The Sky Is Falling (A Day in the Life...)
Previously published in Foundations of Digital Art and Design (Pearson/New Riders)

In 2010 I received a “Terminal: Internet Based Art” grant from Austin Peay State University toward the production of a proposed online art work that consisted of captured PlayStation 3 game footage from “Elder Scrolls IV: Oblivion.” The work would reflect the seamless passing of game time to contrast the audience’s external experience of real time. One minute of “real” time equaled approximately 30 minutes of game time, and the plan was to capture 24 two-minute long videos representing the passing of one game day. These videos would be programmed to play on a web browser with the particular two-minute clip referencing the viewer’s local time (for instance, if a viewer opened the page at 3:40pm local time, then video 15, containing game footage from 3:00 to 3:59pm game time, would play in the browser).

References to playable characters, AI characters, and accompanying sound effects would be edited from the video to focus on the notion of a virtual space with the possibility of non-virtual habitation, defined in part by the passing of game time during the observer’s “real” time. The health meter, magic meter, stamina meter, weapon and magic selections and the game compass would remain unedited as a digital referent in the hyperreal environment of the game engine.

The reason I chose “Elder Scrolls IV: Oblivion” as my source material was twofold. First, the idea that game time consistently and uniformly progressed was an interesting one to me. As time was spent in the realm of the game, it more slowly passed in the real world. This was a radical departure from the kinds of games that I had played when younger, where the idea of diversion from the real world was paramount and any relationship to external reality was circumspect. The second reason for this choice related to the first, as “Elder Scrolls IV: Oblivion” presents the player with a robustly detailed environment (apart from the fantasy elements), where the sun rises and sets, clouds cross the sky, and rain falls. Switching from third person to first person view and commanding your playable character to look up, one is presented with a nuanced and boundless panorama of the sky and space that changes with each passing minute.

The plan, and the problem...
The actual recording of the game footage was easy: a Haupauge HD PVR connected between my Mac and PlayStation 3 copied footage on the television screen. Finding a location from which to command my character to view the sky for 24 hours, however, proved somewhat more complicated. All attempts to find a safe place where my character could stand while looking upward proved hopeless as some creature or other would inevitably attack. It seemed the only safe harbor would be to stand on water, where neither the creatures on land nor under the sea could harm me. Doing that required I locate a particular enchanted item, a ring that allows walking on water.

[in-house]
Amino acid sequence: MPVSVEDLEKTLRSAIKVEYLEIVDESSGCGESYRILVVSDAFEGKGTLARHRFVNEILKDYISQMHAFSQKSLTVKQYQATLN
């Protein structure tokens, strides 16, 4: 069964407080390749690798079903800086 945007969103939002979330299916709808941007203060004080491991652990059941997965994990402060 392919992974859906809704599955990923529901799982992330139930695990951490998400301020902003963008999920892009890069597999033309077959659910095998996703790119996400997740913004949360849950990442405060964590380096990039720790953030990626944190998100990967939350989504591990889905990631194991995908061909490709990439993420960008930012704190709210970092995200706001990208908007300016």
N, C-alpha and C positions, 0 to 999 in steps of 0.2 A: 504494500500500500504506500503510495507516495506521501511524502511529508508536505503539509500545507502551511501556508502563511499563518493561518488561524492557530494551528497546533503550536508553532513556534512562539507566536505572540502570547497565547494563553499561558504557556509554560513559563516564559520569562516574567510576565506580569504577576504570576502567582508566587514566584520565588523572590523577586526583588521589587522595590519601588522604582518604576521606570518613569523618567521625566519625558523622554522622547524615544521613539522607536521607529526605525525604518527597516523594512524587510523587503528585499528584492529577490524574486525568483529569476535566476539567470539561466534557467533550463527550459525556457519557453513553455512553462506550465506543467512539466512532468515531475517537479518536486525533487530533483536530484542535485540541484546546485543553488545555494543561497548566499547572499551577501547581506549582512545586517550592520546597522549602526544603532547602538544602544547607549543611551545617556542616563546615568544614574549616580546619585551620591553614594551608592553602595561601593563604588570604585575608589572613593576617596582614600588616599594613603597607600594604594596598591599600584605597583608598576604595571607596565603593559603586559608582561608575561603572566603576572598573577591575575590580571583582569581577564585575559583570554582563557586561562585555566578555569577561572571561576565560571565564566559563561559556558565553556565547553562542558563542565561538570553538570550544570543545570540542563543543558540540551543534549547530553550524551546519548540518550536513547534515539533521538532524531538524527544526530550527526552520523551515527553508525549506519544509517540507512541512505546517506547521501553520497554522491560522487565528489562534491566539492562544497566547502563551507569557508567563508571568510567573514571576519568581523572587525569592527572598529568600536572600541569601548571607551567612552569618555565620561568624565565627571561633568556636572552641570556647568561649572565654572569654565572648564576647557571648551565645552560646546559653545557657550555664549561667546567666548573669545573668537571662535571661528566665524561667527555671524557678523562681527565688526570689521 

Many hours later, with the ability to walk on water firmly under my control, I again set out to watch the sky for the next 24 hours of game time. While I was not harassed during this attempt, I found that after about fifteen minutes of real time spent looking up my character’s health began to drain. I was dead three minutes later. Knowing that I was not being attacked (as I was unreachable on the surface of the water), and thinking my death to be a system bug, I reset both the game and the Haupauge HD PVR and tried again. After another fifteen minutes I started dying once more. This continued for another three or four attempts before I found the consistent element: starting at game-time midnight, fifteen minutes of real time brought me to approximately 6am, or sunrise. At some point during my adventure to locate the magic ring I had been afflicted with vampirism. The rising sun was my undoing...

I found a cure for my vampirism (a drawn out period of collecting ingredients to give to a witch), and hence my demise at dawn, days later. Finally cured, I was able to stand still and gaze at the sky for the 24-hour game day duration. With my footage captured all that was left for the completion of the project was the video splicing and HTML coding. And some vampire payback.